"The biggest thing with a team this young," he said, "is you've got to get them to the point where they think they belong here and they can do this. And that takes a lot of patience, and redundancy. And the patient part of it is, when they make a mistake, don't get angry right away. That's not a punitive situation. That's a teachable moment. . . . All these young guys really had some tough moments. But you just keep teaching and talking. Keep teaching. Keep talking. Don't become bitter. And I think, because they're good enough, that they came out on the other side."

Still, I think it's important for everyone to have some perspective on how rare that is, for all those young players, talented as they may be, to make it to the other side - and have that journey lead them to October. So here's today's history lesson:

These Cubs have had six players, 25 or younger, get at least 200 plate appearances. Of the 20 previous teams to do that in the wild-card era, you know how many even had a winning record? Exactly two: Bobby Cox's 2005 Braves and Bob Melvin's 2007 Diamondbacks. And they both made the playoffs.

The other 18 teams averaged 95 losses. So that tells you all you need to know about how tough it is to navigate a team this young through the marathon -- and live to tell about it in October.

Could this group have done that without THIS manager and his relentless positivity? We'll never know. But from my perspective, I don't think there's a manager alive who was better equipped to take this Cubs team and show these guys how to ride their magic carpet.

No manager in this sport better understands how to balance the necessity of being demanding with the art of allowing fun and personal freedom. No one creates an environment in which young players can be themselves and play without pressure better than Maddon. And both his players and his bosses understand the unique impact Maddon has had on this group.

"Joe was the perfect manager for this team," said Cubs GM Jed Hoyer. "He's just got a great blend of the player-development side of managing and the ability to really use the analytics. He knows the right time to step on the gas and the right time to give guys a hug. Players love playing for him. That's the bottom line."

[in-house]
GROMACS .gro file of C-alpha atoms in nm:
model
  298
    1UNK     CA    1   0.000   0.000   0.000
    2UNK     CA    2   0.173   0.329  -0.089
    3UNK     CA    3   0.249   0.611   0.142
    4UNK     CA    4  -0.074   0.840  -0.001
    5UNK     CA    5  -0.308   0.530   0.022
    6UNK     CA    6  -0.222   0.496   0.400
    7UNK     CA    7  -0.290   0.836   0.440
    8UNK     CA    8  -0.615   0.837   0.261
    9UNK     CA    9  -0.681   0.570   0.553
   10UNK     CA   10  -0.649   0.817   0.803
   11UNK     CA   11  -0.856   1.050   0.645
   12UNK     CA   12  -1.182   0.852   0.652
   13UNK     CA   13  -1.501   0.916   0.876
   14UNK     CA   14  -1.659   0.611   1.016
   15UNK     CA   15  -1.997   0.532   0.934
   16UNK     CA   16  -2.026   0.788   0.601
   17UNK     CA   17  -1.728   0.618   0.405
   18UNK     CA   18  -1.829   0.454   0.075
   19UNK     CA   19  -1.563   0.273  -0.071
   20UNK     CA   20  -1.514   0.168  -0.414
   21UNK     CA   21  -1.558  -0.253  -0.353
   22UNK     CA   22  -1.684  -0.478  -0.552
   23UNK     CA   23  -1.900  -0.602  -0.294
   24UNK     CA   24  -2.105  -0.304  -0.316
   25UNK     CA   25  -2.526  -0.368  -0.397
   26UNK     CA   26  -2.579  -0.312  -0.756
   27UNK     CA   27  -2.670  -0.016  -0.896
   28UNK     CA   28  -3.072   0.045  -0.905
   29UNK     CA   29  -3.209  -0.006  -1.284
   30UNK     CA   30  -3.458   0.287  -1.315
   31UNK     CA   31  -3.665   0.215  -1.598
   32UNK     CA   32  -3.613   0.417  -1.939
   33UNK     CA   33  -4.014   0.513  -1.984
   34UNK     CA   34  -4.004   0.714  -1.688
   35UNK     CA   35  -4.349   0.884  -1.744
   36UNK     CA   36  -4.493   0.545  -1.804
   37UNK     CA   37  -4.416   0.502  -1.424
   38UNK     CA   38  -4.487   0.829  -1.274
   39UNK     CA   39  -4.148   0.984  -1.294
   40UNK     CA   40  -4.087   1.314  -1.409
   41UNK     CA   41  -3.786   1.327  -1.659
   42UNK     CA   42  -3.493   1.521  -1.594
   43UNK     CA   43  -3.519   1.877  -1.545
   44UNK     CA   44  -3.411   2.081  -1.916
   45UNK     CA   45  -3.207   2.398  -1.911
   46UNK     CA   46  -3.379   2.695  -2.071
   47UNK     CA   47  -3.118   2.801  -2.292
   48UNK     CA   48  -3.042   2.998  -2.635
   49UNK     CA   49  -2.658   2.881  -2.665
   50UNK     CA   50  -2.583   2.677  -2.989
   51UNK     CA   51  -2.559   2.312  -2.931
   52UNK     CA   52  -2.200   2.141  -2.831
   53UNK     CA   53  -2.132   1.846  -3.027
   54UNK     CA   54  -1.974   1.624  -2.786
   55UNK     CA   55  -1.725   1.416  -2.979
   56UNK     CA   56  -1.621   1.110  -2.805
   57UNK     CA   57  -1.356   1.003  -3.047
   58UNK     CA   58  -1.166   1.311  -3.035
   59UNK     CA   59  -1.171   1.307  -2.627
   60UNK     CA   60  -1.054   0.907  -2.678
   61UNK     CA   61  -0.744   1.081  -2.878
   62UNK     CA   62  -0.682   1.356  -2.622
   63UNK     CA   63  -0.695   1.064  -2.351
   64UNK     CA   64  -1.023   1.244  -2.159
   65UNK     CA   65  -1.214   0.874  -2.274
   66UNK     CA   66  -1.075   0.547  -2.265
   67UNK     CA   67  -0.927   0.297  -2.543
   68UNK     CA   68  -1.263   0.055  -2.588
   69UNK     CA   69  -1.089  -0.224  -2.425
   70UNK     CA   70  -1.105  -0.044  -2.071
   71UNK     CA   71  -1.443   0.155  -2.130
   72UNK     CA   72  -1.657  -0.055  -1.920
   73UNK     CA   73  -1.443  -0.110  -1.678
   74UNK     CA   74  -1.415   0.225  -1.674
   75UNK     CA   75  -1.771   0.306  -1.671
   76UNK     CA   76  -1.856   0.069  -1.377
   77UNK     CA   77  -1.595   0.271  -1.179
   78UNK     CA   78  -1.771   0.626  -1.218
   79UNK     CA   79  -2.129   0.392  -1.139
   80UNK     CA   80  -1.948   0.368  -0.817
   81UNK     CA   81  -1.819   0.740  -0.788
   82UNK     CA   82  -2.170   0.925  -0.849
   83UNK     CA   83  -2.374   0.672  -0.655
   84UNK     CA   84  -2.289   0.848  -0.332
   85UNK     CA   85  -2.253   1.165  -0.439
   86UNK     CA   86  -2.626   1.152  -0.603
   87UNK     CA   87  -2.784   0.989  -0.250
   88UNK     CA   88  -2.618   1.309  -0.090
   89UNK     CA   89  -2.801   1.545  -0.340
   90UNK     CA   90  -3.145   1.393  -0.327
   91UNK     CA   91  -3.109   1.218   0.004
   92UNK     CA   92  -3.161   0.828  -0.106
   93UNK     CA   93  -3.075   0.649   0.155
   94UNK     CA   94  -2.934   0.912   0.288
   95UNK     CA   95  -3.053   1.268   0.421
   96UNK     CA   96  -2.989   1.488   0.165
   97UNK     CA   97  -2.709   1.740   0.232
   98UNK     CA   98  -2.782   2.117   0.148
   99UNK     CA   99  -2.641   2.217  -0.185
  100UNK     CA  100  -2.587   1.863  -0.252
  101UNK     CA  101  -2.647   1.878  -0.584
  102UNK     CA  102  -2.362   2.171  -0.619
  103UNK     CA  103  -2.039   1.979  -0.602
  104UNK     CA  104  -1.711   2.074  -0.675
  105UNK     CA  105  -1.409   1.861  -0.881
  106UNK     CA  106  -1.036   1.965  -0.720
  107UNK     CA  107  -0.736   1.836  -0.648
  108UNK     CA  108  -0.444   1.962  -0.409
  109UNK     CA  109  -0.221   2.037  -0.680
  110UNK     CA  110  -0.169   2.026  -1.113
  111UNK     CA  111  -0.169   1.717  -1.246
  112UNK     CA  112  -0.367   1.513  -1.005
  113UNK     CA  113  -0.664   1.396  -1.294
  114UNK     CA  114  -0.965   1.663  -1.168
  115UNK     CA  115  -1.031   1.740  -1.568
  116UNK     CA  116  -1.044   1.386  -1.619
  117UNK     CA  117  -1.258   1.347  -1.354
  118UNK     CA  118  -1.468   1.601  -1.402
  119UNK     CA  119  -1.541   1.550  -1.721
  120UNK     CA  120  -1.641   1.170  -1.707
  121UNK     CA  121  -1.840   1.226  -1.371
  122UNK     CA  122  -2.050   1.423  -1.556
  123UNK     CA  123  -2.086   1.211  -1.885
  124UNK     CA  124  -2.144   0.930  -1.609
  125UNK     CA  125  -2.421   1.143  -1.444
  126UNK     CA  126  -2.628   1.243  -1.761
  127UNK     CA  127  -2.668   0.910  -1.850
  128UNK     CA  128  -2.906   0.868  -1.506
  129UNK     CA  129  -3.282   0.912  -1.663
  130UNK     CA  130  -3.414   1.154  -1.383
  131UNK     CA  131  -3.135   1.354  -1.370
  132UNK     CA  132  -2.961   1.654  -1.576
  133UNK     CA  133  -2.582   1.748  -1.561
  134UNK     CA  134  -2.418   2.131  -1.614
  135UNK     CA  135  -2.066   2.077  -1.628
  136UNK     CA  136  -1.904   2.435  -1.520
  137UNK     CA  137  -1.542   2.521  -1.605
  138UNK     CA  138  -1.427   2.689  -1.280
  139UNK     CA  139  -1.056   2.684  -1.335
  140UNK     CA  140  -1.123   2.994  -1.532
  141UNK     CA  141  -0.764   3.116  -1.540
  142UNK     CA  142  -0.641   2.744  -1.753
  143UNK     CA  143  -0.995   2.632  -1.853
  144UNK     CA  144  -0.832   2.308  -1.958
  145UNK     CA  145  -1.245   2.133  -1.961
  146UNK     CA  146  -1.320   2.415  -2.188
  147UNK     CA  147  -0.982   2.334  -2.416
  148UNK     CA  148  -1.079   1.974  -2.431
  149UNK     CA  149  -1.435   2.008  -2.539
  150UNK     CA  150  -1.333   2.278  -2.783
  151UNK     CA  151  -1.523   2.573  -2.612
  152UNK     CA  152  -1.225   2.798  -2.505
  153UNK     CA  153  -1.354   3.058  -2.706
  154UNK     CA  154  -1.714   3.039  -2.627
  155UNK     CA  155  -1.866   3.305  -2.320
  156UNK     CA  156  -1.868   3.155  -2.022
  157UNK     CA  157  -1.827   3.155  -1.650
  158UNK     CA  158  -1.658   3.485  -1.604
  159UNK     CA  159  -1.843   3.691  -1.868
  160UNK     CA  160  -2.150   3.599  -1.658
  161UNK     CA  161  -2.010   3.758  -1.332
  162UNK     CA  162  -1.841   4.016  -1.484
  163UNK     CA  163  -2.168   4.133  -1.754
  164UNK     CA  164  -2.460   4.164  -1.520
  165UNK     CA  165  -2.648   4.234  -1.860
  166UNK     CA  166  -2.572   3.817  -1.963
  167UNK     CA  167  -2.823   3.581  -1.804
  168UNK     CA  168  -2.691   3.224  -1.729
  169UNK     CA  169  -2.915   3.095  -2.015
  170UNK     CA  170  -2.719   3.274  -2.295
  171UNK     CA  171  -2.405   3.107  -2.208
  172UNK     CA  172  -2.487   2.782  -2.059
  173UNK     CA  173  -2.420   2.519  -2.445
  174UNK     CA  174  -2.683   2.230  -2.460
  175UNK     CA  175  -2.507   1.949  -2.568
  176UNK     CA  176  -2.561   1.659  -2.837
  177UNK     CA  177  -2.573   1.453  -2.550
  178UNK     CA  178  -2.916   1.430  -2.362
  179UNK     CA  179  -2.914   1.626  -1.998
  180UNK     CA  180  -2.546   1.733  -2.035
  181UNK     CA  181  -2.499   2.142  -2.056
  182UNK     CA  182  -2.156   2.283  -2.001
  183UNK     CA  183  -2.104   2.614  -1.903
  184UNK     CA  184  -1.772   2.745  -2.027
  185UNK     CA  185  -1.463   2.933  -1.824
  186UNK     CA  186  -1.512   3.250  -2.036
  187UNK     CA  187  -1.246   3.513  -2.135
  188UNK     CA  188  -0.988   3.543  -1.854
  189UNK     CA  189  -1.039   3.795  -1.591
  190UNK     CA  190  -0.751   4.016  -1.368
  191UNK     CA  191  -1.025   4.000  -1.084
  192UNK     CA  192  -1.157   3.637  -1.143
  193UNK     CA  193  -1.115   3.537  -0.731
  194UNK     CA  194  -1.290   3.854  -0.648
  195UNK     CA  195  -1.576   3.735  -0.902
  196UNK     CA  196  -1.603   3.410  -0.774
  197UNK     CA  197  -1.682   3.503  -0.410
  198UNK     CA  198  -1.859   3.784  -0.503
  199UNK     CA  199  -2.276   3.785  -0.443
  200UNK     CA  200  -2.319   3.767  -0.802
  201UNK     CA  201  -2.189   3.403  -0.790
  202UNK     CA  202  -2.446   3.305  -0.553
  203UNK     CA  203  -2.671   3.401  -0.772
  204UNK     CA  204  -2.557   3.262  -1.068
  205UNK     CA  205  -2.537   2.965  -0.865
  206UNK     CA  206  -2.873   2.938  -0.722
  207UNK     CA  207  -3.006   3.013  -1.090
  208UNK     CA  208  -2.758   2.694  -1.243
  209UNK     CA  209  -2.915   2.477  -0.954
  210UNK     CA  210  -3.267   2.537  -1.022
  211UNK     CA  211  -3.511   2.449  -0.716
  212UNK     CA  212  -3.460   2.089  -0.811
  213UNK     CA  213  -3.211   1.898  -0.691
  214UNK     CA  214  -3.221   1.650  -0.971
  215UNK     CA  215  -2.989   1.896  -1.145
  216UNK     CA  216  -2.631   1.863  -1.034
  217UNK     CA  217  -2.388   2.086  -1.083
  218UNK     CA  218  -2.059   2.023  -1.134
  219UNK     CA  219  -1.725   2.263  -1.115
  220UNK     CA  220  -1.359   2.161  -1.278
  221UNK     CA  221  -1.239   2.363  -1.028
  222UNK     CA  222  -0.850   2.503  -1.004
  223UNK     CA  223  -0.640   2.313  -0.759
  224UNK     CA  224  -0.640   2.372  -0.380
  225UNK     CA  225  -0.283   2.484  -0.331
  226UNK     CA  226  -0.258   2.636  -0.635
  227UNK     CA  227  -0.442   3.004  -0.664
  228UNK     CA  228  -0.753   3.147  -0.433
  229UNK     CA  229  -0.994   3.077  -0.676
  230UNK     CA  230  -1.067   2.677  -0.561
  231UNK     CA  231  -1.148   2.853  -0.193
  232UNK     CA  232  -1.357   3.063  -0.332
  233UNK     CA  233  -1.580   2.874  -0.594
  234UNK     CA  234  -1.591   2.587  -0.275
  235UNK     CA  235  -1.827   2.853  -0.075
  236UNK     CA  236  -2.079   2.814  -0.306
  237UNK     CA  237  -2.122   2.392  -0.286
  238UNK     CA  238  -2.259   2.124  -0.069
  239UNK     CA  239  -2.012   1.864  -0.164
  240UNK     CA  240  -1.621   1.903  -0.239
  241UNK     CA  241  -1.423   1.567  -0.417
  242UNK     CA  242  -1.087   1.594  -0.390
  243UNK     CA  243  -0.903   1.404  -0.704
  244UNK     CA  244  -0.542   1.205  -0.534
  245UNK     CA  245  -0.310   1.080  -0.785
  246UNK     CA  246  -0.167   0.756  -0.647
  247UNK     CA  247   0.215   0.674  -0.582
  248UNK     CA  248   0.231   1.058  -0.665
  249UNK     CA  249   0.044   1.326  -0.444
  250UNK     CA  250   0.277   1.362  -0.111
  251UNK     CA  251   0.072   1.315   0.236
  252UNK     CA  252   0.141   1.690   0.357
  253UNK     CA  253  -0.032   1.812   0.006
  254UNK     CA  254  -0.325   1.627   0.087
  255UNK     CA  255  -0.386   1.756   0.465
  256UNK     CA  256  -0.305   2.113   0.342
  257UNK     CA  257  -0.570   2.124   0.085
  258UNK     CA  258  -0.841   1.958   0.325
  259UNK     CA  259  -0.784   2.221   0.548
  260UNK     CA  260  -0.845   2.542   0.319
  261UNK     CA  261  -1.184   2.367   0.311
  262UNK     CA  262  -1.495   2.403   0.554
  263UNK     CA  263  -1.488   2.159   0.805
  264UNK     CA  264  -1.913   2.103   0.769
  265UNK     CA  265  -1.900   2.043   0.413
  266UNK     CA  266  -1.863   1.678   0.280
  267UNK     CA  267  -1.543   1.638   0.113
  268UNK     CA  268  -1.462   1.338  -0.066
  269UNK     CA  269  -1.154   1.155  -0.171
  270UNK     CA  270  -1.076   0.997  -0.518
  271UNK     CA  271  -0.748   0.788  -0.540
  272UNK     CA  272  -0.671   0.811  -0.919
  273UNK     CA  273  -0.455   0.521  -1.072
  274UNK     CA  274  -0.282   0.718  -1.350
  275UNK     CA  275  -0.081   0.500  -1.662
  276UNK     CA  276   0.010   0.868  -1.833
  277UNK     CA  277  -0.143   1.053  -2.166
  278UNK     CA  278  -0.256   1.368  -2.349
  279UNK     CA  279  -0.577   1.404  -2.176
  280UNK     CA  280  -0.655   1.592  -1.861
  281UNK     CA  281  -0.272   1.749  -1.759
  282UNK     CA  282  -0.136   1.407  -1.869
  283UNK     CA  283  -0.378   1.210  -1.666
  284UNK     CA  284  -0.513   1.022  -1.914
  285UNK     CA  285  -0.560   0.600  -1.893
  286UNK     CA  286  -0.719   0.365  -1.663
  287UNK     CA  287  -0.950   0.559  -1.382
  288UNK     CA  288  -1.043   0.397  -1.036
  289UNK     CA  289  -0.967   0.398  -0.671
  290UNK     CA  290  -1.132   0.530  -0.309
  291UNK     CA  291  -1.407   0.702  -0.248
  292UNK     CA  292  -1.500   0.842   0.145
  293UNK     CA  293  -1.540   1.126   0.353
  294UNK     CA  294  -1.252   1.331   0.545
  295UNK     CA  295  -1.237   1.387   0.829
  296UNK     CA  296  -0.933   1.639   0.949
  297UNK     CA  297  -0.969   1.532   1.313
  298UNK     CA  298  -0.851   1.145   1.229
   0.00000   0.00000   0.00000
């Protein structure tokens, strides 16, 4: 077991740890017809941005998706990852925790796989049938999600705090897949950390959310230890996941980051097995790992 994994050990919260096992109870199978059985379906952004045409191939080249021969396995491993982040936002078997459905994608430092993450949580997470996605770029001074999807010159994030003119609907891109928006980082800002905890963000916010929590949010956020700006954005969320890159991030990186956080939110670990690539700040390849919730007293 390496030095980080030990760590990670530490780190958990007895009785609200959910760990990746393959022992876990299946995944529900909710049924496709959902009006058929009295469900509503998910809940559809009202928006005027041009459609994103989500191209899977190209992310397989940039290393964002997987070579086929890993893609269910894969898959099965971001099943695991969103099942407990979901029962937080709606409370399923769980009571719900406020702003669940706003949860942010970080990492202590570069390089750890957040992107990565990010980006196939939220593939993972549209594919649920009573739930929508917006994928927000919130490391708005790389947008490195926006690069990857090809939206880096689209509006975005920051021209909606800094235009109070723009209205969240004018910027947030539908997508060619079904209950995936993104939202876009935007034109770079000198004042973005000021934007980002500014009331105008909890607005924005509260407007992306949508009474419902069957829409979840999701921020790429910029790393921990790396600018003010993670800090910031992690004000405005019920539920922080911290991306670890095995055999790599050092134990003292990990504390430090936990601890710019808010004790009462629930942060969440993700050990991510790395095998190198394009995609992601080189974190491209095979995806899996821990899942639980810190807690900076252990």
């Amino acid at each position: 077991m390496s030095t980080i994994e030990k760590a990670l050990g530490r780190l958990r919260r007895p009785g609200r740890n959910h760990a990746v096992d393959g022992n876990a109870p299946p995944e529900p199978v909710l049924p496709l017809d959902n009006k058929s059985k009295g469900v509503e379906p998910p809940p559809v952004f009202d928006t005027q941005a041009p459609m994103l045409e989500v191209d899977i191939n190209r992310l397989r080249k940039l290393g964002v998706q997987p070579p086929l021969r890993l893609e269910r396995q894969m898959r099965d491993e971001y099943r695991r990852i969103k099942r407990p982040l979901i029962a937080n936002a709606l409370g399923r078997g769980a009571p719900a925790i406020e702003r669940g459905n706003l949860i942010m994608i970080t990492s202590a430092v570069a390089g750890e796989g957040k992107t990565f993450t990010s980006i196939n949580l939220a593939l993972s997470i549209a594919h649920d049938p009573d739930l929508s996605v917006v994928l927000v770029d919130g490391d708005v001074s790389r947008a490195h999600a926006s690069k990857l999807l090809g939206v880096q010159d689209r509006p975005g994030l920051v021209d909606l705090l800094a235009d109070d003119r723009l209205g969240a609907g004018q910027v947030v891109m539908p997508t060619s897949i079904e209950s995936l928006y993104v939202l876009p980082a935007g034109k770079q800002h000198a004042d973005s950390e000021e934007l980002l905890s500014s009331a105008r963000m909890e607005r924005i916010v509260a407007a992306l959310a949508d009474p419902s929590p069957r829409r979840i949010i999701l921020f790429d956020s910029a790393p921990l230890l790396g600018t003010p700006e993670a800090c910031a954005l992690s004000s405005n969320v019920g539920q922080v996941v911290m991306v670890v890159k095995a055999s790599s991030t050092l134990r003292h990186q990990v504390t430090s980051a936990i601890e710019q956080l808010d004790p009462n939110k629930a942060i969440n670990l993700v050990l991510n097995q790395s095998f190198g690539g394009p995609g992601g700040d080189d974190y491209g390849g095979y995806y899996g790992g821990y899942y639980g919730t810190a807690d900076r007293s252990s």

And of course, he's deep, cerebral and vocal, about all sorts of stuff. I spent 15 minutes in his office two weeks ago and heard him quote both Gandhi and the Dalai Lama -- wrapped around thoughts on why he wanted to play Javier Baez that night.

Matheny, on the other hand, can be weighty and thoughtful in a whole different way. He's just less likely to tell you everything that's on his mind. So even his own fan base sometimes isn't sure what to make of him -- because his strengths are less visible. And less audible.

"People don't get to see what happens in this clubhouse and the type of respect players have for him," Mozeliak said. "His day-to-day leadership is tremendous. And it's something he's cognizant of and works at. Unfortunately, that's not something the public gets to view."

What the public does get to view is his record, though. Which isn't merely great. It's historically great. This is Matheny's fourth season managing in the big leagues. All four will have ended with a trip to October. And how many other men have ever led their teams to the postseason in each of their first four years managing? That would be zero. Until now.

Nevertheless, how many manager-of-the-year awards has he won? That would also be zero. And in part, that's because you know what else those four seasons had in common? He was supposed to win. In every one of them. Just points out the absurdity that accompanies many manager-of-the-year elections: The more titles you win, the fewer awards you win.

"It's the ultimate narrative award," said one exec I bounced this theory off of recently. "It's an award that goes every year to the manager of a team that everyone decides exceeds its expectations. So I kind of feel sorry for Mike Matheny. He's doomed by the Cardinals. Doomed by their success and doomed by their expectations. And that really isn't fair."

You know what? I'd bet that's about to happen to him again. Because the narrative of the Cubs' season is the stuff manager-of-the-year awards are woven out of. And if that's how it plays out when this award gets handed out in November, well . . . uh-oh.

It doesn't figure to be a warm and fuzzy moment in the history of Cubs versus Cardinals. Let's put it that way.

Never have the managers of these two teams finished 1-2 in any manager-of-the-year election. So there's that. And amazingly, you have to go back 70 years -- to 1945 -- to find the last time both of these clubs won 90-plus games in the same season. So there's that, too.

Now add in the Tony Soprano Factor. Which was more than a quip, and more than a quote. It was part Maddon mind game, carefully crafted to send a "we're-not-afraid" message to both clubhouses. And it was part a reflection of just how hot this rivalry cauldron is suddenly boiling -- with a potential NLDS duel looming to push that thermometer even hotter.

So, finally, spin it all forward to the day this award gets handed out -- and the manager of the team with the best record in baseball finishes second (or even third), behind the manager of the hated Cubbies? Whoaaaahhh boy.

That sound you'll hear rumbling out of St. Louis will be loud. And it will be deep. And it will be 100 percent devoid of any hint of love for the Cubs, their fairy tale of a season and the manager who made it possible. I'm not sure there's ever been a manager-of-the-year election capable of producing that loud a sound, that deep an emotion. But ready or not, here it comes.

Adam Rubin of ESPN.com contributed to this story.